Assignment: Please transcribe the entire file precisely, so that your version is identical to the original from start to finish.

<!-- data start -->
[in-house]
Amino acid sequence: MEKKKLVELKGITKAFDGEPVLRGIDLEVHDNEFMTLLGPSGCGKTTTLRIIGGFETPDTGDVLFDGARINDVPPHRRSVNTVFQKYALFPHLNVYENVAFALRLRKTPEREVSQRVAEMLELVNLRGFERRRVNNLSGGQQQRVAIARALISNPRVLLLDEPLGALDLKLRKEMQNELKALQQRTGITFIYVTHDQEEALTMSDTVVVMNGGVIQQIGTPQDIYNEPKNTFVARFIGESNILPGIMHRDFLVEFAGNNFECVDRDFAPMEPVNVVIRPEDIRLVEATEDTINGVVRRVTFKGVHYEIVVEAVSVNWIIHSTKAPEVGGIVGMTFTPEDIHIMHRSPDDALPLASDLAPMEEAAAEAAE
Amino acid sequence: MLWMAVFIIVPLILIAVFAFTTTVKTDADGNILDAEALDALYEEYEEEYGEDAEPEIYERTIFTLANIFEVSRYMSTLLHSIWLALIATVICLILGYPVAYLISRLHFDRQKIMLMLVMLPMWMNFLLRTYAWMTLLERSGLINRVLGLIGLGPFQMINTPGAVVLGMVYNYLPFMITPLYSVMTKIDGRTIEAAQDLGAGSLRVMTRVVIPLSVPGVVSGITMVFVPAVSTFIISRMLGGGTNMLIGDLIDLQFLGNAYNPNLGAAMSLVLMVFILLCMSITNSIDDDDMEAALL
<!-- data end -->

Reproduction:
[in-house]
Amino acid sequence: MEKKKLVELKGITKAFDGEPVLRGIDLEVHDNEFMTLLGPSGCGKTTTLRIIGGFETPDTGDVLFDGARINDVPPHRRSVNTVFQKYALFPHLNVYENVAFALRLRKTPEREVSQRVAEMLELVNLRGFERRRVNNLSGGQQQRVAIARALISNPRVLLLDEPLGALDLKLRKEMQNELKALQQRTGITFIYVTHDQEEALTMSDTVVVMNGGVIQQIGTPQDIYNEPKNTFVARFIGESNILPGIMHRDFLVEFAGNNFECVDRDFAPMEPVNVVIRPEDIRLVEATEDTINGVVRRVTFKGVHYEIVVEAVSVNWIIHSTKAPEVGGIVGMTFTPEDIHIMHRSPDDALPLASDLAPMEEAAAEAAE
Amino acid sequence: MLWMAVFIIVPLILIAVFAFTTTVKTDADGNILDAEALDALYEEYEEEYGEDAEPEIYERTIFTLANIFEVSRYMSTLLHSIWLALIATVICLILGYPVAYLISRLHFDRQKIMLMLVMLPMWMNFLLRTYAWMTLLERSGLINRVLGLIGLGPFQMINTPGAVVLGMVYNYLPFMITPLYSVMTKIDGRTIEAAQDLGAGSLRVMTRVVIPLSVPGVVSGITMVFVPAVSTFIISRMLGGGTNMLIGDLIDLQFLGNAYNPNLGAAMSLVLMVFILLCMSITNSIDDDDMEAALL